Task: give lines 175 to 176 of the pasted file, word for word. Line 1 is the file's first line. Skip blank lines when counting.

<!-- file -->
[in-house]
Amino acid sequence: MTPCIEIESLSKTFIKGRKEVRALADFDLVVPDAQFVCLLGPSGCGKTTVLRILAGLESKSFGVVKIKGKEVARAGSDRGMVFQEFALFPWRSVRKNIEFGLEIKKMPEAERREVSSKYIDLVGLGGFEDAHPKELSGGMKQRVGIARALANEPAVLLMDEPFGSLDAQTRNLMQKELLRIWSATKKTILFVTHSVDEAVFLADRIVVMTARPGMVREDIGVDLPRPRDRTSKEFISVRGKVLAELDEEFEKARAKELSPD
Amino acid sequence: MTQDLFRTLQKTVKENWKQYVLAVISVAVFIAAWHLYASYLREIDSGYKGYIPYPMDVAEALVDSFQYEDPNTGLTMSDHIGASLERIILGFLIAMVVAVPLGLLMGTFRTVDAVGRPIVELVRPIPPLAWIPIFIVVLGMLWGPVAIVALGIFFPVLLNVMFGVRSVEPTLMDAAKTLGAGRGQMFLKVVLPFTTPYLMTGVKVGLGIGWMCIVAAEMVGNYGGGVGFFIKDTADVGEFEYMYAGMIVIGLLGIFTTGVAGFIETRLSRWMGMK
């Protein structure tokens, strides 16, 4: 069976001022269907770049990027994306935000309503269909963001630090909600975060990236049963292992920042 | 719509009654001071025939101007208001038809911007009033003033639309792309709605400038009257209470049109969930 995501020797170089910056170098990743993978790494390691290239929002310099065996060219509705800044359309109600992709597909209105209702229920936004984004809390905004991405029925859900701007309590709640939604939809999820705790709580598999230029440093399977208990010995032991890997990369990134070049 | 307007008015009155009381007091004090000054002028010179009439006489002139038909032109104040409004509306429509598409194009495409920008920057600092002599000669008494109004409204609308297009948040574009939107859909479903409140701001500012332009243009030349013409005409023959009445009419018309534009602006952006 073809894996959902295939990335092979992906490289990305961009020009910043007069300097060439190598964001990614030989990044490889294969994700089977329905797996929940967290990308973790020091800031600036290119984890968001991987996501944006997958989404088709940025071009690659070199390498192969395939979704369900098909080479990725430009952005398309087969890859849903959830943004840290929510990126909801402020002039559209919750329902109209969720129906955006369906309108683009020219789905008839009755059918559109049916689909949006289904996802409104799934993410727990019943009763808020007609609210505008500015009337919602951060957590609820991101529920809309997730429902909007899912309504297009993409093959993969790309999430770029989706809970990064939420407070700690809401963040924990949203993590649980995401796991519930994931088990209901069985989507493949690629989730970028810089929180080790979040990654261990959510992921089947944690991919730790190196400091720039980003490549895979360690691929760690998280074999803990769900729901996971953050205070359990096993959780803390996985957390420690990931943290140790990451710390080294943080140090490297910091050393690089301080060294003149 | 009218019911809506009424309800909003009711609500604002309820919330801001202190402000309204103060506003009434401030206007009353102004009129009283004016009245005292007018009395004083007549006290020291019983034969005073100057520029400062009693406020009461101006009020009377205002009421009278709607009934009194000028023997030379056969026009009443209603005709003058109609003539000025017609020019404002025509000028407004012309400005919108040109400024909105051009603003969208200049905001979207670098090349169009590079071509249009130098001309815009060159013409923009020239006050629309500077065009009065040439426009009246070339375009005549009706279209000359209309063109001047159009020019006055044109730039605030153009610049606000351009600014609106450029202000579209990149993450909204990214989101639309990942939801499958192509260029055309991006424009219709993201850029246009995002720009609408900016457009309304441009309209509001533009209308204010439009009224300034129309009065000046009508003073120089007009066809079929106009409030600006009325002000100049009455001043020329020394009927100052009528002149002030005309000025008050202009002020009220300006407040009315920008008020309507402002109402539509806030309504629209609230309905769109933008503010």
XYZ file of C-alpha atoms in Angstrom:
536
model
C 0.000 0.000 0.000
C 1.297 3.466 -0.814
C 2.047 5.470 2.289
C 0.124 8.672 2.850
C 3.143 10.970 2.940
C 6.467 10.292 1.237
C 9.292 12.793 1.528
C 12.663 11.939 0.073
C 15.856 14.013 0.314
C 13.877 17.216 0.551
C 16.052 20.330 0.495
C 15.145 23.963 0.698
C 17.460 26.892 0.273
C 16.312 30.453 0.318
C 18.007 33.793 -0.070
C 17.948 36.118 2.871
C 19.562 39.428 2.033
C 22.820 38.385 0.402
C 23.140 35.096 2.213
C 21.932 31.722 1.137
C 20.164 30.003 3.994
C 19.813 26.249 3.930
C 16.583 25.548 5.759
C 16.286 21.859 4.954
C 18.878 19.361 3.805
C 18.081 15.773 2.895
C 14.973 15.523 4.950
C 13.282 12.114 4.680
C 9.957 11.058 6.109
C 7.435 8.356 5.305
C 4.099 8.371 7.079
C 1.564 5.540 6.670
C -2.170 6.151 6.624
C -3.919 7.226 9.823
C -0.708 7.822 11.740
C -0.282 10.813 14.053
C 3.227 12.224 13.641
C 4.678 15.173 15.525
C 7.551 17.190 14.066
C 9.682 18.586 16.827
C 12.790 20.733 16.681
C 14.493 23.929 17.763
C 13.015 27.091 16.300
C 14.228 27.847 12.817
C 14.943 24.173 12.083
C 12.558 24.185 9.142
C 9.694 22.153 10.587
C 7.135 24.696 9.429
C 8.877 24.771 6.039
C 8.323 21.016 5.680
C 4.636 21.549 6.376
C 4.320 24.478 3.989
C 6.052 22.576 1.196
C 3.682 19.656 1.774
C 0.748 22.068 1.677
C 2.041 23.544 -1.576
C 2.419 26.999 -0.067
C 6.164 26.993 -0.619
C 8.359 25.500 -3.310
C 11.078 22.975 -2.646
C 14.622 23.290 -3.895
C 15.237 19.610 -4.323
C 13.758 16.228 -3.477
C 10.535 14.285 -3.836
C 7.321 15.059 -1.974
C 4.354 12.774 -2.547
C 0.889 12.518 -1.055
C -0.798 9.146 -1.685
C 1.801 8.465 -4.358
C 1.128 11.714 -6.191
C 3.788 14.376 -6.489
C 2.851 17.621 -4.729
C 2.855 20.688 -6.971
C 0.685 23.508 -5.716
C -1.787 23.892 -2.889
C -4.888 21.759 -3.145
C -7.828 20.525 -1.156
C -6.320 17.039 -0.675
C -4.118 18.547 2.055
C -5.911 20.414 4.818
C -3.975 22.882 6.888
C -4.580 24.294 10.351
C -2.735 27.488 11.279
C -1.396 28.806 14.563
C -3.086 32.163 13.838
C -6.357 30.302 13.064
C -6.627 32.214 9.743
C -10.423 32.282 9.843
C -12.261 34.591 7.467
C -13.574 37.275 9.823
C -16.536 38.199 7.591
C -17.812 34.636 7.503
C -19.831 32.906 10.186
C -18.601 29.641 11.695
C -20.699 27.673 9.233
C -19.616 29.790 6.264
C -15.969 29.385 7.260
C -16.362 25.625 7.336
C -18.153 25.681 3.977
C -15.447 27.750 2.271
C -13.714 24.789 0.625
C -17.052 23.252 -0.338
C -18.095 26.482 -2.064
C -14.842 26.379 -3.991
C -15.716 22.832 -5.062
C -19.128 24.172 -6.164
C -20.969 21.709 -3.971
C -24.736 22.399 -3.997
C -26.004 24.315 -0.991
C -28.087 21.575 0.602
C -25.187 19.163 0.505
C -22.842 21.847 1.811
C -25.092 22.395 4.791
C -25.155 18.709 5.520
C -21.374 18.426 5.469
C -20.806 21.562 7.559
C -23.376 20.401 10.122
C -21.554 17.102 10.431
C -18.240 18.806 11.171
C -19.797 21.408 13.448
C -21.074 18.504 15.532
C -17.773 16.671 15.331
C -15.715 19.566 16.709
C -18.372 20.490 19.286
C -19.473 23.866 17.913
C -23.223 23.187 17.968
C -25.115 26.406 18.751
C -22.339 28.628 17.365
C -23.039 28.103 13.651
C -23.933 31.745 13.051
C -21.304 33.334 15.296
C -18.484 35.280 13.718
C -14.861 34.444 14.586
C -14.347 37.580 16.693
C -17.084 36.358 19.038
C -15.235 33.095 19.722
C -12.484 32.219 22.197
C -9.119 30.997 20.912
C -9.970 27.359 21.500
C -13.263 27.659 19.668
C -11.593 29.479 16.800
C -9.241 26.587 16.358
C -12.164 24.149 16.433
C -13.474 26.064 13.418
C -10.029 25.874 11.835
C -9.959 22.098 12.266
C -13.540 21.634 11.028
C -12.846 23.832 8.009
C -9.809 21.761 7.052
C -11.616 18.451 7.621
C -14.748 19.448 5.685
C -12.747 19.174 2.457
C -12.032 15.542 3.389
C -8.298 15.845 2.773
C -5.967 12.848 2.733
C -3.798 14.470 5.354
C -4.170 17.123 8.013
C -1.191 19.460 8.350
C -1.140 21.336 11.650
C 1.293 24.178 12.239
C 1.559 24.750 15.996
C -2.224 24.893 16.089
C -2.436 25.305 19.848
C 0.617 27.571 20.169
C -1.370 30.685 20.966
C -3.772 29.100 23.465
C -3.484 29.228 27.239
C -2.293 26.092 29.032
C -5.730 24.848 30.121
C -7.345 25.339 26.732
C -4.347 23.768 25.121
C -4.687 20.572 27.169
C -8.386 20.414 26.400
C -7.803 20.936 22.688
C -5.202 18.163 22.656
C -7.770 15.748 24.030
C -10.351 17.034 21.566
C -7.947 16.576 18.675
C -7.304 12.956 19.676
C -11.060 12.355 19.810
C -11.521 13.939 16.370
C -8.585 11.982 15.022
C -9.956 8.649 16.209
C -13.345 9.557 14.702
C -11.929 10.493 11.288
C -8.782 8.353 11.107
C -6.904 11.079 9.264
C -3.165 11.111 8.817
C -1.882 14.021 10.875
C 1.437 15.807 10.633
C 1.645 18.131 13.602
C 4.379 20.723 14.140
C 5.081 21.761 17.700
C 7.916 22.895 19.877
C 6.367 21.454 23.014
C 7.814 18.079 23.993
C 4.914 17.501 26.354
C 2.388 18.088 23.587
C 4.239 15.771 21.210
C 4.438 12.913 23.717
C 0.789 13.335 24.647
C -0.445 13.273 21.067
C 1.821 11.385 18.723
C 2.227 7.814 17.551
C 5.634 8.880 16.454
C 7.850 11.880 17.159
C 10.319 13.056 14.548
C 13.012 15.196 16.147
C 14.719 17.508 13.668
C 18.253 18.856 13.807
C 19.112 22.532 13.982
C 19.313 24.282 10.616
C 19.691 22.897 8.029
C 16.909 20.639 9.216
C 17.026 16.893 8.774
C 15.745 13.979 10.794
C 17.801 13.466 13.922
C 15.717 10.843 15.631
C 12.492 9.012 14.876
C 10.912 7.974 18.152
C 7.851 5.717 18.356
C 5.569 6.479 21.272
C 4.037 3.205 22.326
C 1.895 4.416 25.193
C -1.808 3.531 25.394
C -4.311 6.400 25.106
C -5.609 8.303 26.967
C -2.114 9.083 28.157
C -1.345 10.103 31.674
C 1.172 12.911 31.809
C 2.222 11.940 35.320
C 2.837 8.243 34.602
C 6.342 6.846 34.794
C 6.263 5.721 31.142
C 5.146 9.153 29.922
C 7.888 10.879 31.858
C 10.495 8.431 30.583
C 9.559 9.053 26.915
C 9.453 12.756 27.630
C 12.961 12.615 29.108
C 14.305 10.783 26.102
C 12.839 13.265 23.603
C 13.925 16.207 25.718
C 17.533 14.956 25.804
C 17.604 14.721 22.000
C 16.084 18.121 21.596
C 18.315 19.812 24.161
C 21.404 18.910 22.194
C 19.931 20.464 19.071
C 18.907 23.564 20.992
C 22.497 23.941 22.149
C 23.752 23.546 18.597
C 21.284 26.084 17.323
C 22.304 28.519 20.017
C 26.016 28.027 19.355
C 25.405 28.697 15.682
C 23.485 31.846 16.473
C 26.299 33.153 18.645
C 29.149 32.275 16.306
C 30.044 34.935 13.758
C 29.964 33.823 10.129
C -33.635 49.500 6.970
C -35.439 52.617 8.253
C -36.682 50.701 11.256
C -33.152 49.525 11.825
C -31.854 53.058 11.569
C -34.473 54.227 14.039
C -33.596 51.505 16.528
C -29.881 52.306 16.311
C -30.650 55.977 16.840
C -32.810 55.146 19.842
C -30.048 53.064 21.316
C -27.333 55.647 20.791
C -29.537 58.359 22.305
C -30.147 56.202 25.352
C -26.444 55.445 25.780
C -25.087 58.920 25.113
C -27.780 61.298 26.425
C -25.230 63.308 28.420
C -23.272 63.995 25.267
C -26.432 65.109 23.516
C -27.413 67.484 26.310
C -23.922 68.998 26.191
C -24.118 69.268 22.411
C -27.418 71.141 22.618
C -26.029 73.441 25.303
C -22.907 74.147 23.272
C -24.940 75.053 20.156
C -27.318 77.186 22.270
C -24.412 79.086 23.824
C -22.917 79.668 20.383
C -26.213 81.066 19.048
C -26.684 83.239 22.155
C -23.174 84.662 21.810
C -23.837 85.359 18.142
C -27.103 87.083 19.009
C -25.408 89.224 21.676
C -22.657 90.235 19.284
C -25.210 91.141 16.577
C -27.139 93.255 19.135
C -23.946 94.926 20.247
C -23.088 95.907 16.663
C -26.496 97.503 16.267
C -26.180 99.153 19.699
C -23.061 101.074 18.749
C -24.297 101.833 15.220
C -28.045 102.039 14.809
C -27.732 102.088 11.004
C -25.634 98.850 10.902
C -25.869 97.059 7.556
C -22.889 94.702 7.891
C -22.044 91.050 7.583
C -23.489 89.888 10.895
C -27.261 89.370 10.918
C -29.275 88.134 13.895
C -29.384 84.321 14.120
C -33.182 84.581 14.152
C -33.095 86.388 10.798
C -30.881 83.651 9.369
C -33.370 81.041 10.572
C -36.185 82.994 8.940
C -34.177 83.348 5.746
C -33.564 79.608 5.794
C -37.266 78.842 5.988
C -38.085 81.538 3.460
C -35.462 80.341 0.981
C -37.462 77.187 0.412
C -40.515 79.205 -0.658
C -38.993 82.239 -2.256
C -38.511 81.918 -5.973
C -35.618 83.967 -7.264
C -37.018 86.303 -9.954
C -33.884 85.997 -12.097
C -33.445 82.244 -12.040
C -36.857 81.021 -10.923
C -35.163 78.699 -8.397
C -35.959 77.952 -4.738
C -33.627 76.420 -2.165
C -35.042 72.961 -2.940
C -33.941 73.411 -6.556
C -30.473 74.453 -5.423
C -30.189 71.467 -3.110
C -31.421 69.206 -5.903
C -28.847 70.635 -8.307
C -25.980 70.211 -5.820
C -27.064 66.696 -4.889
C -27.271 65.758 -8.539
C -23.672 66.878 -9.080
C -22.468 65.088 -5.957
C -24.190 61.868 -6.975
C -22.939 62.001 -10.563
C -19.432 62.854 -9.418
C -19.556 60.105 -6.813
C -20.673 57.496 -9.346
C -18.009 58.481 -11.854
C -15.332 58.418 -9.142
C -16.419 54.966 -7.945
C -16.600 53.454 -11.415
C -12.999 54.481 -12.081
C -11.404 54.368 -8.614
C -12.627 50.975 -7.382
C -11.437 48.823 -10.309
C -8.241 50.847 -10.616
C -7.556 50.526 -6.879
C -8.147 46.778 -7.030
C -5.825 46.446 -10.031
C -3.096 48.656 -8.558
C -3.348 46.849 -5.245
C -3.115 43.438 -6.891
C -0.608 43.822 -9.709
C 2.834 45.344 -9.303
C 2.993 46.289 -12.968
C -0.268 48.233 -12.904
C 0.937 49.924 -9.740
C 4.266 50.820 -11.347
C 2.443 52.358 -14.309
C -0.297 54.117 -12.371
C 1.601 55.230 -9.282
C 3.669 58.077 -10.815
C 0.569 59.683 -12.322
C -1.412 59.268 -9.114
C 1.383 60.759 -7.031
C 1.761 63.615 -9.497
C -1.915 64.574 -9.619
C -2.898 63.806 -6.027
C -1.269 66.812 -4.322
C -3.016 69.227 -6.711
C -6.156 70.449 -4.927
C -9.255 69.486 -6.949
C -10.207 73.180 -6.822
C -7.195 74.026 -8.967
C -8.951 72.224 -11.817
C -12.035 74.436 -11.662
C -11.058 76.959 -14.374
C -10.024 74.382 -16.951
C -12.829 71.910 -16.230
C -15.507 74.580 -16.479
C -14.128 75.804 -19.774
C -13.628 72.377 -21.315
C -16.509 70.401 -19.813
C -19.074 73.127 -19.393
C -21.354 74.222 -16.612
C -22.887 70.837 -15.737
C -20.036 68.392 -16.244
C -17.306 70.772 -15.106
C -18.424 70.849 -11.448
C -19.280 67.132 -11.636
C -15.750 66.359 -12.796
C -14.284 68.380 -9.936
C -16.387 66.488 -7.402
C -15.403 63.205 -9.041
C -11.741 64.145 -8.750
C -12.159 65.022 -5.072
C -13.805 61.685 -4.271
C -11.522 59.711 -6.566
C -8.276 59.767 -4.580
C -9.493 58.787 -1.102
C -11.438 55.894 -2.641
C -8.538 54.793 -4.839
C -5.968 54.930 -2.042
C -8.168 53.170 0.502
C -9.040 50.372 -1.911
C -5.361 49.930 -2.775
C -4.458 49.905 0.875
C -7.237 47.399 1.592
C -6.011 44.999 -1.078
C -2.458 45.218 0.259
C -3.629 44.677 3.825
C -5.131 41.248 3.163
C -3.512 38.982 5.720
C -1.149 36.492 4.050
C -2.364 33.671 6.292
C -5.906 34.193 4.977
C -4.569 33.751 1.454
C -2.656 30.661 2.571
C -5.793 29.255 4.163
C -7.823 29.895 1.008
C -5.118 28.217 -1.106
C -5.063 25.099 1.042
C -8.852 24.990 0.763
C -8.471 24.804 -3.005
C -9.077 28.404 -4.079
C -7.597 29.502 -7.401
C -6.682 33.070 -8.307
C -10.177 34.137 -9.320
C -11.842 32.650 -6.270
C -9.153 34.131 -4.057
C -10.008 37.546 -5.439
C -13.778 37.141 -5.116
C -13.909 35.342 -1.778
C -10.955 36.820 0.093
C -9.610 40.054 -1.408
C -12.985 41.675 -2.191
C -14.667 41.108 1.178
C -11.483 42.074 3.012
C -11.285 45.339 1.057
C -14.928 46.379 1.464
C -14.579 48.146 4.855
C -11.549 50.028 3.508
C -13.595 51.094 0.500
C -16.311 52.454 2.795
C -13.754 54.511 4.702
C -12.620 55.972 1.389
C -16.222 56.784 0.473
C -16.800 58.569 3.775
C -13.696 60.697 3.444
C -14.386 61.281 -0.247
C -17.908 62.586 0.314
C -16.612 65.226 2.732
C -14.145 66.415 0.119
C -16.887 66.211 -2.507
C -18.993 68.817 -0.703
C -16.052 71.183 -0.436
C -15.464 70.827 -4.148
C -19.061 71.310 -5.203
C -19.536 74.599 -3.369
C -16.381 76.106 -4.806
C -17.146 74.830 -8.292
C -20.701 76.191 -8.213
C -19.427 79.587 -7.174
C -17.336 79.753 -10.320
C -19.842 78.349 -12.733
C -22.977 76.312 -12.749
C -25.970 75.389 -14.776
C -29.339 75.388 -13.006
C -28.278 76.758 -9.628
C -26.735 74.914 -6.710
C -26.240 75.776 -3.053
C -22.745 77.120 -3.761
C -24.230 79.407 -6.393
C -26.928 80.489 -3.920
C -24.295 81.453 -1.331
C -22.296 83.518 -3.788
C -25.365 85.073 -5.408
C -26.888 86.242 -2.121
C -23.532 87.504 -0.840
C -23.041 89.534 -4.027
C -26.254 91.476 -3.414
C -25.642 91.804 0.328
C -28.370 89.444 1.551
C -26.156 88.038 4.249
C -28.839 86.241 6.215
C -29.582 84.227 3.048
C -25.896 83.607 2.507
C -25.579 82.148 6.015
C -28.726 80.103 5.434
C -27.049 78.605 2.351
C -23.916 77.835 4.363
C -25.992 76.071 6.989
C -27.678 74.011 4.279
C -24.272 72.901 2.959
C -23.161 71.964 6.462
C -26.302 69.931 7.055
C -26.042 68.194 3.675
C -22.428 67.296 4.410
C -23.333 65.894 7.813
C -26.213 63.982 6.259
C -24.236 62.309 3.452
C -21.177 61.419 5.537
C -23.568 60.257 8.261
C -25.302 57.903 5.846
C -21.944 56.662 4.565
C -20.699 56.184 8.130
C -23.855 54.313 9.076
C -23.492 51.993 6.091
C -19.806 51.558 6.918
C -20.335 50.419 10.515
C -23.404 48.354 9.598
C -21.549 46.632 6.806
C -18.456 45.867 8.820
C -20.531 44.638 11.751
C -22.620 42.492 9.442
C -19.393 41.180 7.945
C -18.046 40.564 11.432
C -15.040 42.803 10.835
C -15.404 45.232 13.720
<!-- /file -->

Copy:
C -2.293 26.092 29.032
C -5.730 24.848 30.121